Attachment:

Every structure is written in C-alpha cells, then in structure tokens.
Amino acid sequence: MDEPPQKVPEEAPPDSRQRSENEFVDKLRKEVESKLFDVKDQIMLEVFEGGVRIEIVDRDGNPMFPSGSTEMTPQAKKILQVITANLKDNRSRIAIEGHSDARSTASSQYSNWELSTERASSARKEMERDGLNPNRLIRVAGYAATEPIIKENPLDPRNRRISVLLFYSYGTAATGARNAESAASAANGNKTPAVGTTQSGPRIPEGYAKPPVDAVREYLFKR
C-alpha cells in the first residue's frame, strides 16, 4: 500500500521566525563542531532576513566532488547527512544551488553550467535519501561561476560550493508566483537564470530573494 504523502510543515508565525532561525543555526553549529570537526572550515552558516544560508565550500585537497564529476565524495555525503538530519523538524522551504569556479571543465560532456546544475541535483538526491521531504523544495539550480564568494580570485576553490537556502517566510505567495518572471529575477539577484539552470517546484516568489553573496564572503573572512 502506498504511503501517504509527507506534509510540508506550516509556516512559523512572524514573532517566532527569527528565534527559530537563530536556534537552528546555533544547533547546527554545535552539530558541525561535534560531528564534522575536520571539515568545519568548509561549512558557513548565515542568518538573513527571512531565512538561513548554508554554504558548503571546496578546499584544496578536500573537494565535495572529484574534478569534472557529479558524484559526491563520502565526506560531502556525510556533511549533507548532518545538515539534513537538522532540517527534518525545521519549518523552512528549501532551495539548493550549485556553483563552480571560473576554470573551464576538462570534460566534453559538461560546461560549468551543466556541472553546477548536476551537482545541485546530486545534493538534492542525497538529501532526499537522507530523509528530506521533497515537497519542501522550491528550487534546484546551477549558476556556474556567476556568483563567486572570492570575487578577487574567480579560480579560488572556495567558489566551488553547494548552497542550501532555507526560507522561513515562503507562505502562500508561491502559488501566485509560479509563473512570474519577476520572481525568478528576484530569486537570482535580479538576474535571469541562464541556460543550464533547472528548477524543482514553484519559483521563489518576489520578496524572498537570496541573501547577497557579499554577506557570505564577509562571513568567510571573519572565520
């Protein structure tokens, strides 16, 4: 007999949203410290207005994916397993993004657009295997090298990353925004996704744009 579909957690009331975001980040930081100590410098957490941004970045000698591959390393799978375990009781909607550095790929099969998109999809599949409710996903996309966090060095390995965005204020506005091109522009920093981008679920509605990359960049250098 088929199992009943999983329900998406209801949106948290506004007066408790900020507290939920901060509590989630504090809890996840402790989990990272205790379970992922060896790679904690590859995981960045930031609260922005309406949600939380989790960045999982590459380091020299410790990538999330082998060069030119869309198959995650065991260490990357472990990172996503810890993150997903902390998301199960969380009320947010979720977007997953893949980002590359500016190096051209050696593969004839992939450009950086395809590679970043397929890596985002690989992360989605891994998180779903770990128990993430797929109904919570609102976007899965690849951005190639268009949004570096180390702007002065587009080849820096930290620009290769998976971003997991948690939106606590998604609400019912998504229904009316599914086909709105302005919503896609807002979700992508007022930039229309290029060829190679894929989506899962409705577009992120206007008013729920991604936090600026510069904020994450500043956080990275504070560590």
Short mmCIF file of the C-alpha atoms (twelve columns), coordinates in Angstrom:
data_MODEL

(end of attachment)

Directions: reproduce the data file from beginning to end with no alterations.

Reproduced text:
Every structure is written in C-alpha cells, then in structure tokens.
Amino acid sequence: MDEPPQKVPEEAPPDSRQRSENEFVDKLRKEVESKLFDVKDQIMLEVFEGGVRIEIVDRDGNPMFPSGSTEMTPQAKKILQVITANLKDNRSRIAIEGHSDARSTASSQYSNWELSTERASSARKEMERDGLNPNRLIRVAGYAATEPIIKENPLDPRNRRISVLLFYSYGTAATGARNAESAASAANGNKTPAVGTTQSGPRIPEGYAKPPVDAVREYLFKR
C-alpha cells in the first residue's frame, strides 16, 4: 500500500521566525563542531532576513566532488547527512544551488553550467535519501561561476560550493508566483537564470530573494 504523502510543515508565525532561525543555526553549529570537526572550515552558516544560508565550500585537497564529476565524495555525503538530519523538524522551504569556479571543465560532456546544475541535483538526491521531504523544495539550480564568494580570485576553490537556502517566510505567495518572471529575477539577484539552470517546484516568489553573496564572503573572512 502506498504511503501517504509527507506534509510540508506550516509556516512559523512572524514573532517566532527569527528565534527559530537563530536556534537552528546555533544547533547546527554545535552539530558541525561535534560531528564534522575536520571539515568545519568548509561549512558557513548565515542568518538573513527571512531565512538561513548554508554554504558548503571546496578546499584544496578536500573537494565535495572529484574534478569534472557529479558524484559526491563520502565526506560531502556525510556533511549533507548532518545538515539534513537538522532540517527534518525545521519549518523552512528549501532551495539548493550549485556553483563552480571560473576554470573551464576538462570534460566534453559538461560546461560549468551543466556541472553546477548536476551537482545541485546530486545534493538534492542525497538529501532526499537522507530523509528530506521533497515537497519542501522550491528550487534546484546551477549558476556556474556567476556568483563567486572570492570575487578577487574567480579560480579560488572556495567558489566551488553547494548552497542550501532555507526560507522561513515562503507562505502562500508561491502559488501566485509560479509563473512570474519577476520572481525568478528576484530569486537570482535580479538576474535571469541562464541556460543550464533547472528548477524543482514553484519559483521563489518576489520578496524572498537570496541573501547577497557579499554577506557570505564577509562571513568567510571573519572565520
């Protein structure tokens, strides 16, 4: 007999949203410290207005994916397993993004657009295997090298990353925004996704744009 579909957690009331975001980040930081100590410098957490941004970045000698591959390393799978375990009781909607550095790929099969998109999809599949409710996903996309966090060095390995965005204020506005091109522009920093981008679920509605990359960049250098 088929199992009943999983329900998406209801949106948290506004007066408790900020507290939920901060509590989630504090809890996840402790989990990272205790379970992922060896790679904690590859995981960045930031609260922005309406949600939380989790960045999982590459380091020299410790990538999330082998060069030119869309198959995650065991260490990357472990990172996503810890993150997903902390998301199960969380009320947010979720977007997953893949980002590359500016190096051209050696593969004839992939450009950086395809590679970043397929890596985002690989992360989605891994998180779903770990128990993430797929109904919570609102976007899965690849951005190639268009949004570096180390702007002065587009080849820096930290620009290769998976971003997991948690939106606590998604609400019912998504229904009316599914086909709105302005919503896609807002979700992508007022930039229309290029060829190679894929989506899962409705577009992120206007008013729920991604936090600026510069904020994450500043956080990275504070560590």
Short mmCIF file of the C-alpha atoms (twelve columns), coordinates in Angstrom:
data_MODEL